“When you’re sitting in a lab biology class and decide you have interest and may want to pursue it a bit, and then you end up working in a public health lab, you begin to see there’s real relevance to what your teacher is saying in class each day,” says Lippi. “It inspires kids to think about education and careers in a different way.”

Building a regional workforce

Sustaining these types of programs has been difficult in lean economic times, but as interest in them grows in Sacramento, new opportunities for expansion have appeared. In June 2014, the state Department of Education awarded a $15 million California Career Pathways Trust grant to the Sonoma County Office of Education (SCOE) to act as lead agency for a group representing six counties, including Sonoma, Napa, Marin, Solano, Lake and Mendocino. This regional organization, called the Northern California Career Pathways Alliance, is made up of representatives from all six county offices of education, 37 high schools, five community colleges, five county Workforce Investment Boards and local employers and industry leaders.
“This is really about capacity building, not about us paying for classroom equipment or supplies,” says Katie Barr, CTE grant director at SCOE, which began implementing the grant in January. “Our job is to help districts through the process of hiring work-based learning coordinators, having pathway coaches and offering professional development and technical assistance.”
School districts have the final say in whether they want these types of programs in their schools and what form they’d like them to take, as they can’t succeed without a deep commitment from teachers and administrators. The county offices help define the general parameters of a quality pathway that’s aligned with the economic indicators of the region. As Holloway explains, “This grant pulls us all together in terms of common pathways that we’re working toward.”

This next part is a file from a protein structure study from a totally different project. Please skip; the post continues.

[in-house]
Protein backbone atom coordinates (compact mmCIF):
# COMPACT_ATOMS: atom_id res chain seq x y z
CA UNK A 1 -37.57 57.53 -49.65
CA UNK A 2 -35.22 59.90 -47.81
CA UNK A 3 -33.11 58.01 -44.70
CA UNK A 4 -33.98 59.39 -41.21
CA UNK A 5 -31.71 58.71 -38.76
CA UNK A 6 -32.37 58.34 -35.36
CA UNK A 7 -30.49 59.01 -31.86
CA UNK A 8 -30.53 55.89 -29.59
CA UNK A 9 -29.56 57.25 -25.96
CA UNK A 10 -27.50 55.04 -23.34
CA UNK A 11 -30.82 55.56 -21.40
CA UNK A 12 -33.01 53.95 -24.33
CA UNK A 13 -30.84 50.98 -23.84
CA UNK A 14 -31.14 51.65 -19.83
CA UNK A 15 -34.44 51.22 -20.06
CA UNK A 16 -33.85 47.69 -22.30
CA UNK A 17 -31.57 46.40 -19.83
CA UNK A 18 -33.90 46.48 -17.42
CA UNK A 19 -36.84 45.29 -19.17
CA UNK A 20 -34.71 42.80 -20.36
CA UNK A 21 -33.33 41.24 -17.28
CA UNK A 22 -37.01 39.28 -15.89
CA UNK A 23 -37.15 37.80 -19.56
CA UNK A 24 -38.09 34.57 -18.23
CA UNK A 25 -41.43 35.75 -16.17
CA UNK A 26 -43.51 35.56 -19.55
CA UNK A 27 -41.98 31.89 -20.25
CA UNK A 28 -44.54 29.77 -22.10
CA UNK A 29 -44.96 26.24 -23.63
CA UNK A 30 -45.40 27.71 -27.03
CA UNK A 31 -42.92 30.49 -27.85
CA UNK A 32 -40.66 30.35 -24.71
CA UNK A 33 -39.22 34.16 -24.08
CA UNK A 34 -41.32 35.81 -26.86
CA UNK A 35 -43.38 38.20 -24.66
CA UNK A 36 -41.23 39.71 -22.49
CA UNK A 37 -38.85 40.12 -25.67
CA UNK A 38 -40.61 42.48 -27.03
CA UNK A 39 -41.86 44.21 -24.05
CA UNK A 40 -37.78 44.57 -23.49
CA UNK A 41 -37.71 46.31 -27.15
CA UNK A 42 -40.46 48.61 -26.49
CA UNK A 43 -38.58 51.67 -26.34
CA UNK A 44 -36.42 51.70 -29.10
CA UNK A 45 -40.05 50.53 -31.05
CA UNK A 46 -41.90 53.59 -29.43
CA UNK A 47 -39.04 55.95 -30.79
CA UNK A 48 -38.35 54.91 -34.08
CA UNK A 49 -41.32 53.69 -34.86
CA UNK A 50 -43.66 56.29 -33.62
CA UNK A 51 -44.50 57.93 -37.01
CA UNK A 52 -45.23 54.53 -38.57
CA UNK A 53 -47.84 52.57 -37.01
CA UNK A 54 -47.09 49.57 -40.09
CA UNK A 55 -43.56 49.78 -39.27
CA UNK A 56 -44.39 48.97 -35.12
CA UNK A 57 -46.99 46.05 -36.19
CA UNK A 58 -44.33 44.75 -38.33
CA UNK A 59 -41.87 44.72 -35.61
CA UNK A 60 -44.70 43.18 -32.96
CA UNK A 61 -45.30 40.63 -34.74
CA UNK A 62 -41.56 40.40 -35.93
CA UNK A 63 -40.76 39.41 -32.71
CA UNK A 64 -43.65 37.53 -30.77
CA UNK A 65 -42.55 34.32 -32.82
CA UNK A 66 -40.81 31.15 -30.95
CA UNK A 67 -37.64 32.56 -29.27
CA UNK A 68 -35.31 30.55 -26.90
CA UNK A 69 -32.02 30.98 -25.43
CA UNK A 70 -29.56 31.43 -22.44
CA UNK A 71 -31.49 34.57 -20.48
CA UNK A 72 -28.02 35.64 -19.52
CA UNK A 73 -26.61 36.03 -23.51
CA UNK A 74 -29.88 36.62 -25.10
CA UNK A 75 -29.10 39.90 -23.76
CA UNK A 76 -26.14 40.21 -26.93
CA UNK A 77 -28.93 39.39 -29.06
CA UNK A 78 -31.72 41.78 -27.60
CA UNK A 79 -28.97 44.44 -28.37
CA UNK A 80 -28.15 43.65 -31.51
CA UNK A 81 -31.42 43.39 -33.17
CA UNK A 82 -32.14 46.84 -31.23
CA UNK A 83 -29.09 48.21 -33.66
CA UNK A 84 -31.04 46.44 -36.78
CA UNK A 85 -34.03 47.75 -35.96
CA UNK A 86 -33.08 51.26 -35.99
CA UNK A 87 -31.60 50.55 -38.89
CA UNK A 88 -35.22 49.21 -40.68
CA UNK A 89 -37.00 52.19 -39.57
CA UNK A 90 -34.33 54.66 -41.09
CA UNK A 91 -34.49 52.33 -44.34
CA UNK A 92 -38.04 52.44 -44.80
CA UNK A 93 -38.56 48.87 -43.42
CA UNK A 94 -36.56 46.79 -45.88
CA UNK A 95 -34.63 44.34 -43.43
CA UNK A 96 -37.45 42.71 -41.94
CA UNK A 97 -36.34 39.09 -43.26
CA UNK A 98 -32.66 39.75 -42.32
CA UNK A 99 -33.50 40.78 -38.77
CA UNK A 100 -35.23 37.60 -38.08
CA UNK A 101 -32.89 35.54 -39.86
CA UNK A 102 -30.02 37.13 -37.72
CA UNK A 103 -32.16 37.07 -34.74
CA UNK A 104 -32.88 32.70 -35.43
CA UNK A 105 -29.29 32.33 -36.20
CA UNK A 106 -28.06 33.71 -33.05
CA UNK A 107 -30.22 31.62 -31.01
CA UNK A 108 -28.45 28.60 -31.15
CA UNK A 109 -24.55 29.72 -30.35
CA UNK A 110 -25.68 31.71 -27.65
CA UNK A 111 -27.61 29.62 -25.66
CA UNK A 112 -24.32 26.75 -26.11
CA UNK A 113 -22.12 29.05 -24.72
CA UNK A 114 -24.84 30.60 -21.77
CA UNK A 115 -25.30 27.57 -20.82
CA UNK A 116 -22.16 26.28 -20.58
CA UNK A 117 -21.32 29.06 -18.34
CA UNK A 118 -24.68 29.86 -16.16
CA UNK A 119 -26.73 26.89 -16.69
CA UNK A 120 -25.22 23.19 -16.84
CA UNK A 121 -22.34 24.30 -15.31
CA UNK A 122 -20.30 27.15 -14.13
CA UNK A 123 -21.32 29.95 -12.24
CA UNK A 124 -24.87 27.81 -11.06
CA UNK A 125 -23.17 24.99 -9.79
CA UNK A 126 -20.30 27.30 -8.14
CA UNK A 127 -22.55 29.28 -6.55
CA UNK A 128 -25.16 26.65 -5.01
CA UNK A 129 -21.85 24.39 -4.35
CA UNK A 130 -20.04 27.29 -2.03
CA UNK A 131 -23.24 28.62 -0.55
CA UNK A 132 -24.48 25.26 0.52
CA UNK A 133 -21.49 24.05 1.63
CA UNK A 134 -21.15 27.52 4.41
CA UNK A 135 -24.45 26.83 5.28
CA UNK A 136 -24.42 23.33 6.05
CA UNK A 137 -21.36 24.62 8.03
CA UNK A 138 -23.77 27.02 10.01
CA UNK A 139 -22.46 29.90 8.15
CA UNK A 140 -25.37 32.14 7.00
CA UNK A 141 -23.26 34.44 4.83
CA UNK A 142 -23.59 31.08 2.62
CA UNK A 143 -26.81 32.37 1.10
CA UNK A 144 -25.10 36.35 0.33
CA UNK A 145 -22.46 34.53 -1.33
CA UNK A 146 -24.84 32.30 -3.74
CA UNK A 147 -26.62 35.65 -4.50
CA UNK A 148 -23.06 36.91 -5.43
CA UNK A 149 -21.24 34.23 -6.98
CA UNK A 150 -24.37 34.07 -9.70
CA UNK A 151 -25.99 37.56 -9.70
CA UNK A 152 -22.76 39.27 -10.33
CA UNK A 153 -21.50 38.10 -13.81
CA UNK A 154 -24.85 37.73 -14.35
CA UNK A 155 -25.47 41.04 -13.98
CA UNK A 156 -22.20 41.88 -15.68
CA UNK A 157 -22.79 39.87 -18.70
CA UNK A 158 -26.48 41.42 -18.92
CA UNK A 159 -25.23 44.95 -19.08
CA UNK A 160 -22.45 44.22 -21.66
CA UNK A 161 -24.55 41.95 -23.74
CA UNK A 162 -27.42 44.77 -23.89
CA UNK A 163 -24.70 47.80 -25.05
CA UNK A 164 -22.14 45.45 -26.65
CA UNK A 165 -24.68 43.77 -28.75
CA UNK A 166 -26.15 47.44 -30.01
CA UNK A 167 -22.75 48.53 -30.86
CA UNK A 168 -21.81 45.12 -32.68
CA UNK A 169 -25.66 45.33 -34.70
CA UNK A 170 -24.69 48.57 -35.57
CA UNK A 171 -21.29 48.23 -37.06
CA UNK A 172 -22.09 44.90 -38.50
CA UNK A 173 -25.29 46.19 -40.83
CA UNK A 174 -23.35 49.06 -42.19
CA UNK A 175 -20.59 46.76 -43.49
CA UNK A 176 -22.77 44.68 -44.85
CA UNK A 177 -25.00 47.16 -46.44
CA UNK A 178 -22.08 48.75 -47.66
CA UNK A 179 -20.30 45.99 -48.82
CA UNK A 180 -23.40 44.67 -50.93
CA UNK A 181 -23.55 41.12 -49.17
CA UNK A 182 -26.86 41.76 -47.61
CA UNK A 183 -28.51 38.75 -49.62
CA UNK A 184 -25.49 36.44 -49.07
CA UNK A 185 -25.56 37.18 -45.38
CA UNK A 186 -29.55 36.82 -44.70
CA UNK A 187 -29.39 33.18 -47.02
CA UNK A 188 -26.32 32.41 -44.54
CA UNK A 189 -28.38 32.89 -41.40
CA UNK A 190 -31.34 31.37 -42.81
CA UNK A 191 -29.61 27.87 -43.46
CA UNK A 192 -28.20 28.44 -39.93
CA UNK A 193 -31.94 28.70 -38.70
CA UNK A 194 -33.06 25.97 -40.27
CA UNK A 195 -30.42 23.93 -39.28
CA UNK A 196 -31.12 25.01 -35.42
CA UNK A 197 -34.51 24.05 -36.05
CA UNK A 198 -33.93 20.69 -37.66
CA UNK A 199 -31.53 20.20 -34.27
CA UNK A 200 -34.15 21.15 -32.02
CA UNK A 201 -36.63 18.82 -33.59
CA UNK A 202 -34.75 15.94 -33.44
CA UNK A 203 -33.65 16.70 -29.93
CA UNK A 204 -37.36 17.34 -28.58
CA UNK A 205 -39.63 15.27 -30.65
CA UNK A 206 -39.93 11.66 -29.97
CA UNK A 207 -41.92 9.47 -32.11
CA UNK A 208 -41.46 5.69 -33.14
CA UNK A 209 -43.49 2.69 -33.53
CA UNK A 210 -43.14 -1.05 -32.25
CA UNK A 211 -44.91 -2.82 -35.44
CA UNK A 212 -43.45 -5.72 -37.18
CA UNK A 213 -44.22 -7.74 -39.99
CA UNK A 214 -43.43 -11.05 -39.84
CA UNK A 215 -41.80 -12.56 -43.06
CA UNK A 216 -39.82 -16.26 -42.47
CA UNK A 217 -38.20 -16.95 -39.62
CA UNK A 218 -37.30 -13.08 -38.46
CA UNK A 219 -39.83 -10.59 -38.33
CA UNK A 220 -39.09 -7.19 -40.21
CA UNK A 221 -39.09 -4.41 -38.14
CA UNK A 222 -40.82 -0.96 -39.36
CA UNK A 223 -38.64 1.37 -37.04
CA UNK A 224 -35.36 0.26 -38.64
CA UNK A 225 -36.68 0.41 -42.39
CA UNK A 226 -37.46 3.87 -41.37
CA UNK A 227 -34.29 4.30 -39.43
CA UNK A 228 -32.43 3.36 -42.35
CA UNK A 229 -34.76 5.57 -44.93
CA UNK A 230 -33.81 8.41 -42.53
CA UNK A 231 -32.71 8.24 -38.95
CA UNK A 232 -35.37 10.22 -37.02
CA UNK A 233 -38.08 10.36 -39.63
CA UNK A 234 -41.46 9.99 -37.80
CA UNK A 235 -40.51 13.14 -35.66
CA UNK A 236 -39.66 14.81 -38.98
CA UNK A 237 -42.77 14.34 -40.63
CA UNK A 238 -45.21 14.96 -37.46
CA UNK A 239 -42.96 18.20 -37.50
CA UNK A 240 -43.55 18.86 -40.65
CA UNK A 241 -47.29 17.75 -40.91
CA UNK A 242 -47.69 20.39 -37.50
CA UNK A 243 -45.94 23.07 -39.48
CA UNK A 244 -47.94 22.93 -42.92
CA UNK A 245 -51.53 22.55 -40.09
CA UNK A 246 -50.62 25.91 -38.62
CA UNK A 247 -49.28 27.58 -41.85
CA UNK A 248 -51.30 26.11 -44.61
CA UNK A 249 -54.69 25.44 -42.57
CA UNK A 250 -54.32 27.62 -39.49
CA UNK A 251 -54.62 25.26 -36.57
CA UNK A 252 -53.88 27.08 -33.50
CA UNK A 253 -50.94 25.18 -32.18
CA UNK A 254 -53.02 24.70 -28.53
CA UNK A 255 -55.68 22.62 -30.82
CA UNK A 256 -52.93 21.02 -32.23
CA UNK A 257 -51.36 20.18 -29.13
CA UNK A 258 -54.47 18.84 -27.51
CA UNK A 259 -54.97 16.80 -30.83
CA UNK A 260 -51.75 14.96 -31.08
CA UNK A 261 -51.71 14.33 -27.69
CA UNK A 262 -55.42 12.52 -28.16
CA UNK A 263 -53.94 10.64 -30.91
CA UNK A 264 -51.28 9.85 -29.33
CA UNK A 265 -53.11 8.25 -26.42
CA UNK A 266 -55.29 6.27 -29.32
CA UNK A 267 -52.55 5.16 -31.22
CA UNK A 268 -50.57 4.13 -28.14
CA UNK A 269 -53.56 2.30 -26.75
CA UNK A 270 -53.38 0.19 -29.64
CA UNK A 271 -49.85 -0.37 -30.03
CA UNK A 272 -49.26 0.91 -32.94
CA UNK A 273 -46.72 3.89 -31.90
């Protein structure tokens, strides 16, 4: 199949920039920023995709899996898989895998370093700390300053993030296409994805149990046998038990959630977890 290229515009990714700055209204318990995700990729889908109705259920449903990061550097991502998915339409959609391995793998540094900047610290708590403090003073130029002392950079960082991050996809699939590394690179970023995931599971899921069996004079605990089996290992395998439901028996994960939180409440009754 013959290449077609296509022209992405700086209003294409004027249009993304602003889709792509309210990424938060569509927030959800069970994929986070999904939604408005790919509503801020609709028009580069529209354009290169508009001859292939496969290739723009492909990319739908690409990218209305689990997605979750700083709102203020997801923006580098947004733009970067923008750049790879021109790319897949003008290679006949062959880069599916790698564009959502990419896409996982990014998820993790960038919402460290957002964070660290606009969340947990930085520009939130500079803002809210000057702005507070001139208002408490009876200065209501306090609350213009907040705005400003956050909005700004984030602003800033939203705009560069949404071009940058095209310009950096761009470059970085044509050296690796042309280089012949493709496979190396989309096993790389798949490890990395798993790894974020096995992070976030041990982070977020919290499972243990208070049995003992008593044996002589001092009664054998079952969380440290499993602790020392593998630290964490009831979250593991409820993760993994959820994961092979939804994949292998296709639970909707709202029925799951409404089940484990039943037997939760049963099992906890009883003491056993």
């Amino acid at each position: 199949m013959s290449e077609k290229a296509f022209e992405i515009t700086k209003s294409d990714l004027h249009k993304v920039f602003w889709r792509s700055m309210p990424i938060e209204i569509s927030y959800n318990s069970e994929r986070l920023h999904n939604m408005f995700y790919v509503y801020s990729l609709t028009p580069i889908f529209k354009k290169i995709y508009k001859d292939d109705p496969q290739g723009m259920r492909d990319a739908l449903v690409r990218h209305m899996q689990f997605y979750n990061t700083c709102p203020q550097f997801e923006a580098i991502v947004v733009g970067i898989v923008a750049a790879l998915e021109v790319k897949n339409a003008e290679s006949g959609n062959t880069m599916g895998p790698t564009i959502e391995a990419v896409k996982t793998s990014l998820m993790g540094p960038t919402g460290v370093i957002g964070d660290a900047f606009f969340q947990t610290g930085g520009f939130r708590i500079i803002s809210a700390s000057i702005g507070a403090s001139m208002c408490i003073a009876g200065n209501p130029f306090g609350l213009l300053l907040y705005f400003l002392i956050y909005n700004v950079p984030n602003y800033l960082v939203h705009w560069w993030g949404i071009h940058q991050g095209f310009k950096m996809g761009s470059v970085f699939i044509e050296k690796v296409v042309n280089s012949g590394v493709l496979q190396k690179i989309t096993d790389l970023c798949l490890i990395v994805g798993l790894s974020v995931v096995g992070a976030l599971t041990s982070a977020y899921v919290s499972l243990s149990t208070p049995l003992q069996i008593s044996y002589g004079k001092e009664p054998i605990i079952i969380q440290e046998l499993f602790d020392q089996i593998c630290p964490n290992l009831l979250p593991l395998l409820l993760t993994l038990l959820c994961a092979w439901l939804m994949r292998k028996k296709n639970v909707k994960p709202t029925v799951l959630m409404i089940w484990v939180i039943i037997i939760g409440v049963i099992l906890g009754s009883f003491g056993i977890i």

Of course, no program to prepare young people to meet the needs of Bay Area employers could be successful without the ongoing advice and support of local businesspeople. As such, counties have created employee advisory committees to advise them on their CTE and pathway programs. In Napa, each pathway has an employer advisory committee attached to it. The committee and pathway teachers meet yearly to discuss course objectives and to learn about industry trends and changes to be sure students are getting the most up-to-date instruction. You’ll also find high school superintendents now attending regional economic summits alongside university leaders to hear the latest forecasts on job sector growth, helping them determine what trends they need to pay attention to and how to best address them in their classes.

Shining a light on opportunities

Even with this renewed focus on career readiness, Stephen Jackson, SCOE’s director of career and technical education, stresses that the education young people receive in high school is still about much more than creating future employees.